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  • Author(s): Yang, Fei
  • Advisor(s): Pontell, Henry N.
  • et al.
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The use of body-worn cameras (BWCs) by police has raised numerous questions and current political controversies, including those related to privacy issues, race relations, police legitimacy and discretion, evidentiary value of BWC footage, and the access, retention, and potential tampering of the information it contains, among others. This dissertation examines BWC controversies through a sociological lens. It aims to: (1) document the emergence and evolution of police BWC controversies; (2) delineate the main arguments, major narratives, and underlying sociological issues in BWC debates; (3) identify specific social problems collectively defined through BWC debates and (re)construct the social processes of these collective definitions; (4) understand the social processes from recognition of social problems to collective actions taken to address them, (5) explore the social processes of struggles for social control among different political actors, and (6) propose an integrative theoretical framework drawing from theories in multiple areas of sociological inquiry to explain the social construction of BWC controversies. To accomplish these tasks, this project examines national and local debates on BWCs as presented in the media and in the weekly police-community meetings in the City of Los Angeles. Within the study period (December 1, 2011 through November 30, 2017), data were collected from (1) media reports on BWC issues that were published in a number of mainstream national media outlets and local newspapers based in California municipalities and (2) videotapes of the above-mentioned weekly police-community meetings. The newspaper articles and video transcripts were first open coded to discern the development of narratives and to capture changes in the discourses of BWC controversies. The data were then analyzed through both quantitative and qualitative methods. In addition to the analysis of the narratives around BWC issues, the project also tracks the rise and fall of social movements, and identifies new challenges facing the police and the public in the age of advanced technology. Finally, this study examines BWCs in the context of social control and analyzes the societal implications of it. Drawing from work in sociology and criminology, this study offers an integrative theoretical and analytical model for examining this policing technology and the controversies around it.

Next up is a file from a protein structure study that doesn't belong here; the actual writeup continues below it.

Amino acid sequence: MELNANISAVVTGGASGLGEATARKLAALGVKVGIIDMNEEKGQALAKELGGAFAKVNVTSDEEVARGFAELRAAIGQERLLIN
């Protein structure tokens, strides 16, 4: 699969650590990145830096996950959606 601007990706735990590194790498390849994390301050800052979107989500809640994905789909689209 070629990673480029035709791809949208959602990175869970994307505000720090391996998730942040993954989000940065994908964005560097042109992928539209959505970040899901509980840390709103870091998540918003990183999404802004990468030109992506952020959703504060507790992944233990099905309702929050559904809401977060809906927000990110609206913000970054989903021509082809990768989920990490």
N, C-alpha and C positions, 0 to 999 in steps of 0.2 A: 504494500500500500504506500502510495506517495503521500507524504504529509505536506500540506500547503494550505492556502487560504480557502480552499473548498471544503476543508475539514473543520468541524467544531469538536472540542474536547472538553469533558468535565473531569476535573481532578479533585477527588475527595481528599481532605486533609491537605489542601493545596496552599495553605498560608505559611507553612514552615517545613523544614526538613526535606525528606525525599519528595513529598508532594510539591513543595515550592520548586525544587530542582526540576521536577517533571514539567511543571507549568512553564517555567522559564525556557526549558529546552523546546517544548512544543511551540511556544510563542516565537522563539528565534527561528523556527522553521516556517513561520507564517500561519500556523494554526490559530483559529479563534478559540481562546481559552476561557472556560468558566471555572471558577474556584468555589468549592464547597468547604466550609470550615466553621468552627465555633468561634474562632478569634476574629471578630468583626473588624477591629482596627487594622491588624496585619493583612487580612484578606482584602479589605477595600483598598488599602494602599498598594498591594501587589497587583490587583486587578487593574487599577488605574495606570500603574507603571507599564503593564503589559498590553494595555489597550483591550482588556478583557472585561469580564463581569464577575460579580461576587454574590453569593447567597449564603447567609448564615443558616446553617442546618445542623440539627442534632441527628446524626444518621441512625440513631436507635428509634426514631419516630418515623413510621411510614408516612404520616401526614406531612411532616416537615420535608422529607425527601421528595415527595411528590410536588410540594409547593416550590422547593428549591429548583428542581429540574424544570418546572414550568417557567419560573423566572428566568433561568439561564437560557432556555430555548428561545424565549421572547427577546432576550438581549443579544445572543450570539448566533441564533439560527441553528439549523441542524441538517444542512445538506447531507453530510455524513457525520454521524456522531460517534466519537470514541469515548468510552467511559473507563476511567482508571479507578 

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This item is under embargo until June 2, 2025.